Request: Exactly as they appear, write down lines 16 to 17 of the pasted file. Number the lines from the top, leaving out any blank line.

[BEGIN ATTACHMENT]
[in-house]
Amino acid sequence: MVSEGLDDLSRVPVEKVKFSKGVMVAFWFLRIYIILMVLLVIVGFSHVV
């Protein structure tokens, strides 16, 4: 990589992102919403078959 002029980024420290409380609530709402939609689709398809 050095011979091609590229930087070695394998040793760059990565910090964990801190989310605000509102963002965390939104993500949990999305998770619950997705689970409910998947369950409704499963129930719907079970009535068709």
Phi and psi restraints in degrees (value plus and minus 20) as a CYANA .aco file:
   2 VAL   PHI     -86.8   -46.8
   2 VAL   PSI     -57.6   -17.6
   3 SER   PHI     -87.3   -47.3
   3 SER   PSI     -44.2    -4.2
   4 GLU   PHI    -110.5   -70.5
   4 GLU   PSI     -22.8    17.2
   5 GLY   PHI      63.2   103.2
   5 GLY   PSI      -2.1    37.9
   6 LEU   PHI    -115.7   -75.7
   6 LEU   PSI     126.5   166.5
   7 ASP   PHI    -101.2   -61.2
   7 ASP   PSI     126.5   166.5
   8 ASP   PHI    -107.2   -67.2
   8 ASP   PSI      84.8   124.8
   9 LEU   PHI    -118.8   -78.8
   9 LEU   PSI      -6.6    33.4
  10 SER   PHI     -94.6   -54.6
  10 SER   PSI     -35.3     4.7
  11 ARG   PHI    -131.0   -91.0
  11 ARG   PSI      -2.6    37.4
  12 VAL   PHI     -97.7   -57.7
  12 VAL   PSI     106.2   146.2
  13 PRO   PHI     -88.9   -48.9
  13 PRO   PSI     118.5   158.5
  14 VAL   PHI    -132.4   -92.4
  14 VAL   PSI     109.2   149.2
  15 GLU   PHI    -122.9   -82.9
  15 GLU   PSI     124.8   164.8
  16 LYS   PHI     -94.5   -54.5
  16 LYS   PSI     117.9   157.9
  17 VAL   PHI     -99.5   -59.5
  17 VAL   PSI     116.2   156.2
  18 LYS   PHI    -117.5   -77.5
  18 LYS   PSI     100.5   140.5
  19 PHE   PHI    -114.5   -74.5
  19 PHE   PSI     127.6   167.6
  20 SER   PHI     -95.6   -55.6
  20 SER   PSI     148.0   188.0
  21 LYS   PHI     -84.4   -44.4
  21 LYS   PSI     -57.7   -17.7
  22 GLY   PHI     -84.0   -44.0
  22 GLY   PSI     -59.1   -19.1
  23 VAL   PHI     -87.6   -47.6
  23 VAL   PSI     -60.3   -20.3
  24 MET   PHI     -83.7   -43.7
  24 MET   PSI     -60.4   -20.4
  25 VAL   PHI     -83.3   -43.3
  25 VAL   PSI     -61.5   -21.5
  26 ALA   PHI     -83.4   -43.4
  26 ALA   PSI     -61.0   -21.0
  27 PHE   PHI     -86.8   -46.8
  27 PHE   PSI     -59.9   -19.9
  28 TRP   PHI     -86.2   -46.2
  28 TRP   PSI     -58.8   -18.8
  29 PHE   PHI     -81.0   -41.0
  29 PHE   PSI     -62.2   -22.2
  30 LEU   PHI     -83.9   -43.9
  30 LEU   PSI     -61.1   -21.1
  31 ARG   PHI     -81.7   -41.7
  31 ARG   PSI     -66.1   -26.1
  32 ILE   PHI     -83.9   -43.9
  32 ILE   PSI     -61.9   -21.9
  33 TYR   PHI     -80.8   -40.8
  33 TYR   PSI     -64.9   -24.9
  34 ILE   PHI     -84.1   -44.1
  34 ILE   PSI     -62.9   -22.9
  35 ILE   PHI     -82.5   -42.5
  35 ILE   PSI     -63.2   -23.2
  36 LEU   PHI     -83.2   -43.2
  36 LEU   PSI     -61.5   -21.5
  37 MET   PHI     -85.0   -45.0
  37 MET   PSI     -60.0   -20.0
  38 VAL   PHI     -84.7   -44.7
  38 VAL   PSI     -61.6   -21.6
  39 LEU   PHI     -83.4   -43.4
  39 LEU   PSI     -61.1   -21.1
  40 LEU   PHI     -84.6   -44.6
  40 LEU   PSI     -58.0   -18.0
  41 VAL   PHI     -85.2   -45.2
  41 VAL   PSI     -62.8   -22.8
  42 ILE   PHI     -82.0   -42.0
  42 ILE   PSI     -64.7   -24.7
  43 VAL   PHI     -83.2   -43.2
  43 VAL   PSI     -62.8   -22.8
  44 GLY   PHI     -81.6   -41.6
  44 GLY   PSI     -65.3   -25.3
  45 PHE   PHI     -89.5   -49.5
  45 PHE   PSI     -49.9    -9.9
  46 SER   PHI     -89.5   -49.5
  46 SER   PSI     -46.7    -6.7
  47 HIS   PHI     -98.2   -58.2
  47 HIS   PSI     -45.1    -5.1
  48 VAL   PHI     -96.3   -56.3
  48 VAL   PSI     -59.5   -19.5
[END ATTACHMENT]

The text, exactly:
   7 ASP   PSI     126.5   166.5
   8 ASP   PHI    -107.2   -67.2